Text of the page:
Charles McCarry, who passed away this past February at the age of 88, wrote what might be the most intriguing and enjoyable spy novels ever in his first novel The Miernik Dossier. The 1973 book is in the epistolary format, told through 89 different documents that make up the file looking at the suspected Polish spy Tadeusz Miernik. Agent reports, intercepted phone calls, secret recordings and more are all gathered to tell the story. It’s a tricky form to pull off but McCarry does it seamlessly, minimizing the pitfalls of a choppy or confusing narrative and maximizing the advantage of multiple points of view and surprising reveals. It also manages to put the reader in the position of CIA analyst. More than most books, you are left to sift through the evidence provided and come up with your own thoughts and on what is really going on.
The novel starts in 1959 as we meet a group of western spies all based in Geneva. There’s the American CIA agent, Paul Christopher, the MI6 man, Nigel Collins, a Sudanese Prince, Kalash al Khatar, the beautiful and troubled Holocast survivor, Ilona Bently and the mystery man, Tadeusz “Tad” Miernik. An overly complicated plan develops for the group to drive a Cadillac from Geneva to Sudan as a gift for Kalash’s father in order to infiltrate Sudanese terror group. Sneaking into Czechoslovakia to liberate Miernik’s sister, telling off German dog owners, gunfights with bandits are just some of the various escapades occur that bounce from deadly serious to farce and back again. Various western organizations believe that Miernik is a Communist spy working for Russia and Miernik becomes the lens through which the story is seen as various people observe him and attempt to discover the truth. The ending is both inevitable and shocking in equal parts.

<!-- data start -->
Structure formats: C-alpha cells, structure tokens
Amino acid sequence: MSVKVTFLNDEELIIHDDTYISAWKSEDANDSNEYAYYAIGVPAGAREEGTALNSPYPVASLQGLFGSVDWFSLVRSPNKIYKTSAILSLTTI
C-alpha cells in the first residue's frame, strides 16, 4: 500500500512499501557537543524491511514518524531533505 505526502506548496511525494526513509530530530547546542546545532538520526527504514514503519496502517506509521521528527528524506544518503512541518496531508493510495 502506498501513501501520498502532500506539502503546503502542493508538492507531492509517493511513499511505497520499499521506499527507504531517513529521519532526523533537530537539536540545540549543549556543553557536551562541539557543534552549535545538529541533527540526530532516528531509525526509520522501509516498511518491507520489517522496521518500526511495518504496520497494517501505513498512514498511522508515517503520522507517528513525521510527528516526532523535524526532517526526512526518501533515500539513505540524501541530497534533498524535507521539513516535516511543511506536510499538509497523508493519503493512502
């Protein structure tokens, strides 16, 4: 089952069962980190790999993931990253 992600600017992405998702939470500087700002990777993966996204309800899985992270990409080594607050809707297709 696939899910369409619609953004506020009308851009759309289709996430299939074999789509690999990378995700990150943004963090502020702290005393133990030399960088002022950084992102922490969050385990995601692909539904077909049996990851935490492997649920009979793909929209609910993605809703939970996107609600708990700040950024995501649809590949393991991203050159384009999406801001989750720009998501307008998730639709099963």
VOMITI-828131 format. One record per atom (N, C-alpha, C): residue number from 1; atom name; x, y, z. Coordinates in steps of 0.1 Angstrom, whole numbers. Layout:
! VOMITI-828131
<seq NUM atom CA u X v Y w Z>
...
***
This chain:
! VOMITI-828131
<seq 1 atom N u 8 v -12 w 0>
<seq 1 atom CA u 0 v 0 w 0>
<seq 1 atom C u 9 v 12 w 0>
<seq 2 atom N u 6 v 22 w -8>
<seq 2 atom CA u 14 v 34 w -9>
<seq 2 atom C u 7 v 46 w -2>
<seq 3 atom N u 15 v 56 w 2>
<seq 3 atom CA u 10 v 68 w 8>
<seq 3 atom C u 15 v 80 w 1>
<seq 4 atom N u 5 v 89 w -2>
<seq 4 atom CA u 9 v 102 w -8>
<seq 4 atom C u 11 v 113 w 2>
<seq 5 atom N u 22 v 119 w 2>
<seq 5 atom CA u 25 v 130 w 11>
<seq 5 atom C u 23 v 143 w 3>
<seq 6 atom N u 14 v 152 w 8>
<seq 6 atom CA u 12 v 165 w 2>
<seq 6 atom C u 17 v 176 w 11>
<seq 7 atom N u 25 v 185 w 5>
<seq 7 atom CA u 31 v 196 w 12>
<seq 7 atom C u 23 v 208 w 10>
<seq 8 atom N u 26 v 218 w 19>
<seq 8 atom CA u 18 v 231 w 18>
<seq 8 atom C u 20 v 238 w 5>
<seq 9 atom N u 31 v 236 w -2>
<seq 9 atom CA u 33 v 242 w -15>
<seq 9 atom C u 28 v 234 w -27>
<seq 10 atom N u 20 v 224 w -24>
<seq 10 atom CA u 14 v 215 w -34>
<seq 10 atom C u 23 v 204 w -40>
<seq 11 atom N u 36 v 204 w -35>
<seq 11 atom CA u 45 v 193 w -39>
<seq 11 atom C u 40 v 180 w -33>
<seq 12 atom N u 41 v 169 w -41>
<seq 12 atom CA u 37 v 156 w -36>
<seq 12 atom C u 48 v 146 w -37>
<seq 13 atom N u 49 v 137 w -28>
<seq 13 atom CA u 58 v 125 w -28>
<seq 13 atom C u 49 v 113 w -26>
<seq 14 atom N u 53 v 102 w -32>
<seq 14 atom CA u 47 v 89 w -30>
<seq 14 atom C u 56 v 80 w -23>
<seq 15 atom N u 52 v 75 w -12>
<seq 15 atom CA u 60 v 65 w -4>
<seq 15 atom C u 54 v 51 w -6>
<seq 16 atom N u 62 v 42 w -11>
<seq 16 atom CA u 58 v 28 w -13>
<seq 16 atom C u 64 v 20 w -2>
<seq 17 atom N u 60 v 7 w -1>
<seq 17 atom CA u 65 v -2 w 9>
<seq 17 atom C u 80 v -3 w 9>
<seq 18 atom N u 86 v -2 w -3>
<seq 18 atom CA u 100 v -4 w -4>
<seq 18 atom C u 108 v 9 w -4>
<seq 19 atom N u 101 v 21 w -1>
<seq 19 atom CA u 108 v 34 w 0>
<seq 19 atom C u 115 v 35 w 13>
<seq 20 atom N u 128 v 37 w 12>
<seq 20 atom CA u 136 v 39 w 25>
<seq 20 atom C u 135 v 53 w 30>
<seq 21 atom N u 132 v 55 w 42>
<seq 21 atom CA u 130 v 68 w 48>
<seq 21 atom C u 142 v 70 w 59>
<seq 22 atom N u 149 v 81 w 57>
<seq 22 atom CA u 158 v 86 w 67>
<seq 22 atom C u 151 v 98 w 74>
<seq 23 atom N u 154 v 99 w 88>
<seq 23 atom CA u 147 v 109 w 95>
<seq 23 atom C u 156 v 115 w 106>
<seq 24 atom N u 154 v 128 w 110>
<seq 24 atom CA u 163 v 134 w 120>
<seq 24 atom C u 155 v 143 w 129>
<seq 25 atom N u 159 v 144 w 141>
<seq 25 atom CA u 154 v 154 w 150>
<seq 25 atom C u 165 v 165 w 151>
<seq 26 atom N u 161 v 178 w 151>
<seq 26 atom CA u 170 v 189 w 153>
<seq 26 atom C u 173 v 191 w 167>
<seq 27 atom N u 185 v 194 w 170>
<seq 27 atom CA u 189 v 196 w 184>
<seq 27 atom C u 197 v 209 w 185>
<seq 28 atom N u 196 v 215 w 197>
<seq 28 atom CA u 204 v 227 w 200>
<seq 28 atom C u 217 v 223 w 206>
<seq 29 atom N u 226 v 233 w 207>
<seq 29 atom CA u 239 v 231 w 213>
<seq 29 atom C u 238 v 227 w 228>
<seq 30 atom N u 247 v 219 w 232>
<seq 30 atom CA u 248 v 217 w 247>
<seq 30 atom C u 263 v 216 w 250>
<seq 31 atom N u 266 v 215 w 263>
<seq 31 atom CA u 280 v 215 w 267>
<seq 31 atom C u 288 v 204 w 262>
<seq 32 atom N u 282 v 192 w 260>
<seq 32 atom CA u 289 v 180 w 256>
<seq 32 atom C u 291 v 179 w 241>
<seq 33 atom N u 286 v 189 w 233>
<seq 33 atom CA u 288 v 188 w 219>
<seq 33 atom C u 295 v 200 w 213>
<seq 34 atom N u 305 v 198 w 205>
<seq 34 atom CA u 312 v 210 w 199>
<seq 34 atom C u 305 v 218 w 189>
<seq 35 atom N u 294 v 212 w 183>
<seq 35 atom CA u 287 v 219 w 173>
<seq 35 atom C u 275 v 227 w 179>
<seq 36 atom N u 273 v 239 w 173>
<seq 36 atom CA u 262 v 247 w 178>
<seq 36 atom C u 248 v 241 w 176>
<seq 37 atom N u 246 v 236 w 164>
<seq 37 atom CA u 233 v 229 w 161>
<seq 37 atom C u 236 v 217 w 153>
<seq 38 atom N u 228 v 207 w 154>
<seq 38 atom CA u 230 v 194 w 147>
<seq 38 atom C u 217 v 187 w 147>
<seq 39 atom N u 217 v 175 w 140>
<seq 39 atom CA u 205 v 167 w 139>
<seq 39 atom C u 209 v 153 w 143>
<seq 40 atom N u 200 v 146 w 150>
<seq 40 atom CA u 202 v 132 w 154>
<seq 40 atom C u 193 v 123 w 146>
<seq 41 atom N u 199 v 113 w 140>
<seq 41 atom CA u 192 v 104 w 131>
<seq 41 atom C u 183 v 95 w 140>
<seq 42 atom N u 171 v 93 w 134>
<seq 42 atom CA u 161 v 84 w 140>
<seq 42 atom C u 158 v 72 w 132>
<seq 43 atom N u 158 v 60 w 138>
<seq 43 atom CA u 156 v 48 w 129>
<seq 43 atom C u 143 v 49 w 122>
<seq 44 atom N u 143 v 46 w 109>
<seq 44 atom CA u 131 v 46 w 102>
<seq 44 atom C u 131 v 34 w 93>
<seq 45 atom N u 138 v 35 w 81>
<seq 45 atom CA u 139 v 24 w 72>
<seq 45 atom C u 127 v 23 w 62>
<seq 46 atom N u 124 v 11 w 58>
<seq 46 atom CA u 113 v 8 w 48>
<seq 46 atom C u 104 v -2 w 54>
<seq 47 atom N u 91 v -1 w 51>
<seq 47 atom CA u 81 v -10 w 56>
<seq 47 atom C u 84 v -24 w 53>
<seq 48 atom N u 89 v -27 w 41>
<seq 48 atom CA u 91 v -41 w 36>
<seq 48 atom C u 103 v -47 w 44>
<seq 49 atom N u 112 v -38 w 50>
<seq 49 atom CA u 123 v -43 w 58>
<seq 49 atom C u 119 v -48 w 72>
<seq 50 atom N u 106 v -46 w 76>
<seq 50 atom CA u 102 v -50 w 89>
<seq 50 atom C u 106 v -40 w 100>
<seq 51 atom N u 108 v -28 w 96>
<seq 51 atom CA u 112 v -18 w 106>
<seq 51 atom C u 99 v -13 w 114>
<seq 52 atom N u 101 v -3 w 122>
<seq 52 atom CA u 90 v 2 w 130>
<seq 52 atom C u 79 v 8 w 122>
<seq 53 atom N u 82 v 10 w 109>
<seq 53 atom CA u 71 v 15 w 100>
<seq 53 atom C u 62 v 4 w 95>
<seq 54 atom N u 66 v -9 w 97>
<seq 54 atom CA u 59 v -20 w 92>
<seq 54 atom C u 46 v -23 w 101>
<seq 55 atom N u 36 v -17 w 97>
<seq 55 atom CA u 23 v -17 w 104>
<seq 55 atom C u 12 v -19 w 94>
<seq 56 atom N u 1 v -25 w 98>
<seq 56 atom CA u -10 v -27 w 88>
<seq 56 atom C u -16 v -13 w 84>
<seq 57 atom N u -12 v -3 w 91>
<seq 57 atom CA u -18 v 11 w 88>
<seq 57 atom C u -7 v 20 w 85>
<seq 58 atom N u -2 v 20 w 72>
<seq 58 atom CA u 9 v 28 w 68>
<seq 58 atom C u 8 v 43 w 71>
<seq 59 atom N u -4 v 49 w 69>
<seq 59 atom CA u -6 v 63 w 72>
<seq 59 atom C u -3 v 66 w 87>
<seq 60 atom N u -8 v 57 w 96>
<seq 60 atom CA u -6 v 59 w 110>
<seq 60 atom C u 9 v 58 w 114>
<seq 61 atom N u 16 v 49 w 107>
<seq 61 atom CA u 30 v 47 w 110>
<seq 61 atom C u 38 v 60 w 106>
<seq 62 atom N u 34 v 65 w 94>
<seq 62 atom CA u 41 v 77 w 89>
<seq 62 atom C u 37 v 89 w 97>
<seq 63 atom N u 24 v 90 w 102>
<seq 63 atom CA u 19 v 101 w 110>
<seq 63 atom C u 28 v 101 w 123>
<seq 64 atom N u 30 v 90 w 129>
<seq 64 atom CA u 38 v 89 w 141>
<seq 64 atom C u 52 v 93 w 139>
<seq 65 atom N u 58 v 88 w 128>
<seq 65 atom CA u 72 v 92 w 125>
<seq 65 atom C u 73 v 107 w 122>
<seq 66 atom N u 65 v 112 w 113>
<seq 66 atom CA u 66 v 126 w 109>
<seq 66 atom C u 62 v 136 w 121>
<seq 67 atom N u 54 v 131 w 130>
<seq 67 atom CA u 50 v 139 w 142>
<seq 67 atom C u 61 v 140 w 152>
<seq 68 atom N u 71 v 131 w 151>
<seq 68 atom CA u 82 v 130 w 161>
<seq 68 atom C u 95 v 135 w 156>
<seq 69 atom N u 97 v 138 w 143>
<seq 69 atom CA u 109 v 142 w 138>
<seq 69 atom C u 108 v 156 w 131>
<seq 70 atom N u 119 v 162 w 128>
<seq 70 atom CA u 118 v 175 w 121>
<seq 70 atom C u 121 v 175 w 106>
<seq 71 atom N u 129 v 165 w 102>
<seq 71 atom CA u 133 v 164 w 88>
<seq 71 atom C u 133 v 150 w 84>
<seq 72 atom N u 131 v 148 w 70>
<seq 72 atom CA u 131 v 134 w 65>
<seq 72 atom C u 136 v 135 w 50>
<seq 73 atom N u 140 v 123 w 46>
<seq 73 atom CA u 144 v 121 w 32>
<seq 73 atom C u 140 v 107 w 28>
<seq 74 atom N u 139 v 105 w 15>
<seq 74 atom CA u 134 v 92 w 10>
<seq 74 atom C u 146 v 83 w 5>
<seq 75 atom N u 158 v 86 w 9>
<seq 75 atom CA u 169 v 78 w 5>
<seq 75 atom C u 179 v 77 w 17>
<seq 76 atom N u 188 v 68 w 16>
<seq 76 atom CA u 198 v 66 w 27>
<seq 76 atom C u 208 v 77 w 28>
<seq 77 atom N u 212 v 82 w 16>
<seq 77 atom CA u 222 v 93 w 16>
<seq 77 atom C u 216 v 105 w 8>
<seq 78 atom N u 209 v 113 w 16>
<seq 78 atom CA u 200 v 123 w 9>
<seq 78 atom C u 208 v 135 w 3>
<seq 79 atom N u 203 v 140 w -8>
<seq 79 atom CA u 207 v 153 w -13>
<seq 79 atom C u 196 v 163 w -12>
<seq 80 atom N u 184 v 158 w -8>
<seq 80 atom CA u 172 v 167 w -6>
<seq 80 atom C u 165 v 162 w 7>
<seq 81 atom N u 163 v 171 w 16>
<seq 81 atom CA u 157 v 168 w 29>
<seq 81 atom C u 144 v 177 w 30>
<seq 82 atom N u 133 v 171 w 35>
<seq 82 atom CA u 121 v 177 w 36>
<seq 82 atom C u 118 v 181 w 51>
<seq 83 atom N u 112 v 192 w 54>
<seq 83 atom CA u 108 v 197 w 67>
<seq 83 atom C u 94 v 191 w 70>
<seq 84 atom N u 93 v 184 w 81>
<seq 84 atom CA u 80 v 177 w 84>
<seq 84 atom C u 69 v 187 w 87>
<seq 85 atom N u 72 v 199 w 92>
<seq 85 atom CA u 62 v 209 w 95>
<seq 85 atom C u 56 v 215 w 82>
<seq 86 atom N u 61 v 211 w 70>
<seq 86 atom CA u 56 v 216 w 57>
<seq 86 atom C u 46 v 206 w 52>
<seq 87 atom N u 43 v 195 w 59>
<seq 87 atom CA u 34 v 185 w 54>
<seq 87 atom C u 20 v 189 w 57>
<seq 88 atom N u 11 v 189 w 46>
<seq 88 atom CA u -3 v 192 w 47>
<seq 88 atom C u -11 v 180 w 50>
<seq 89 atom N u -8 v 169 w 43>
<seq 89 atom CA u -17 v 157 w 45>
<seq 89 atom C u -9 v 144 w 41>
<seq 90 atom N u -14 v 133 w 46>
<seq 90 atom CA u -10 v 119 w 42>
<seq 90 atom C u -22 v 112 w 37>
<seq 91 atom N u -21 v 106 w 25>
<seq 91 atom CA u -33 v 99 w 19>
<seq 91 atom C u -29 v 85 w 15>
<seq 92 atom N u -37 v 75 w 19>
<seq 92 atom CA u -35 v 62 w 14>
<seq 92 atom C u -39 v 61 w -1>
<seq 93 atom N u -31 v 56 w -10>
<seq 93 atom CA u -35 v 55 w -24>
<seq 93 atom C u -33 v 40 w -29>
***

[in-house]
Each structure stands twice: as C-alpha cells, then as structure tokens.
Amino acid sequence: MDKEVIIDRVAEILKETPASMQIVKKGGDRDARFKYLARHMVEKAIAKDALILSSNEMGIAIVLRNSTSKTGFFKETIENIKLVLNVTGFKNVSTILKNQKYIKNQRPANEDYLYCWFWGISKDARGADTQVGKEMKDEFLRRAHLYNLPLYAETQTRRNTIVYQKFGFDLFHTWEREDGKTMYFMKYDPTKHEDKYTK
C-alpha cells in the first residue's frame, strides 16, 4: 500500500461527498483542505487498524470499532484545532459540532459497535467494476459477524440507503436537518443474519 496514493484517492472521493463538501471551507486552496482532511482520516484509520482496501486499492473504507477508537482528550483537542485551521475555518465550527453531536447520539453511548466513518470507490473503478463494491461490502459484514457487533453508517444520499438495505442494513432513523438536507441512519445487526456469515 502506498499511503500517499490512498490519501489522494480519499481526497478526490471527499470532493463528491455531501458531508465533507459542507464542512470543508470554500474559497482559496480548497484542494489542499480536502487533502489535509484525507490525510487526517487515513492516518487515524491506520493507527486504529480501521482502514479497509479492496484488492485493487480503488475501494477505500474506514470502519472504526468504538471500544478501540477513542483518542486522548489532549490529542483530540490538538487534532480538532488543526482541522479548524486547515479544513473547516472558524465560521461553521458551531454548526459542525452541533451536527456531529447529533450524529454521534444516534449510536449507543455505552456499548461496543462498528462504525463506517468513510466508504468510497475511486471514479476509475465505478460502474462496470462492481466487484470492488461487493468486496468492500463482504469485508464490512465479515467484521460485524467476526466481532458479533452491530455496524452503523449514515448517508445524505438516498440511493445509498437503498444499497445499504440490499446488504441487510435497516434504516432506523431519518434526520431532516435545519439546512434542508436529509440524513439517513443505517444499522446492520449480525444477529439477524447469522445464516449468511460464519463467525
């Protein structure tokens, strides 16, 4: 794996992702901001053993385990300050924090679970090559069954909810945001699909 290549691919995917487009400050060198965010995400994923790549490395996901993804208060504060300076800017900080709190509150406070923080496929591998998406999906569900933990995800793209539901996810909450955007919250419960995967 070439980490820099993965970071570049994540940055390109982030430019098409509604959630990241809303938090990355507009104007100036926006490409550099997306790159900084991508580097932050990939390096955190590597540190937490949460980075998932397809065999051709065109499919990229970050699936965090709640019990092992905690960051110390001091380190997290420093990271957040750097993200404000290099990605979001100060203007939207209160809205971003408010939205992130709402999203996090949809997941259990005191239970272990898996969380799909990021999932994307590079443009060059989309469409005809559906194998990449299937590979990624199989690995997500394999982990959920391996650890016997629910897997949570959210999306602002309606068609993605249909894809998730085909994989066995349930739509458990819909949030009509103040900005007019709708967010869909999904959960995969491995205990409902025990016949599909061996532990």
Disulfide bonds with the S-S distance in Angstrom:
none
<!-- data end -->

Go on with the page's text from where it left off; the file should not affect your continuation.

If there was ever a novel that cried out for a special limited edition, it’s this one. I would love to see what a good graphic designer could do if tasked with “recreating” the various transcripts, journals and reports to make it look like you are reading a real dossier. There are other books like Bats of the Republic by Zachary Thomas Dodson, S. by JJ Abrams and Doug Dorst, or the Griffin and Sabine series by Nick Bantock that have appeared to show the “real” documents that tell the story and add another layer of verisimilitude to the book.
While his next novel, The Tears of Autumn, is called by some his masterpiece, Miernik is by far the more challenging and risk taking book. It flips the typical spy novel on its ear and puts the reader to work. There were nine novels written with Paul Christopher as the lead and although Christopher gets more texture and layers in later books, his first is the best at probing the sense of the unknowable that is at the root of all espionage. There can be well educated guesses, but there is very little to be found in the way of absolutes. By putting the reader in the position of CIA analyst, this is made apparent in a way no other book has quite been able to show. McCarry may be a “forgotten” spy novelist, but his writing remains just as vital and vibrant as it was over forty years ago. It should be found on the shelves of every fan of spy fiction.
Finally just a special shout out to the group in the class I’m taking looking at the Cold War through fiction that’s offered by Chicago’s Newberry Library. Their insightful observations were very helpful as I formulated my own thoughts.
I previously wrote about a “lost” novel of McCarry’s here.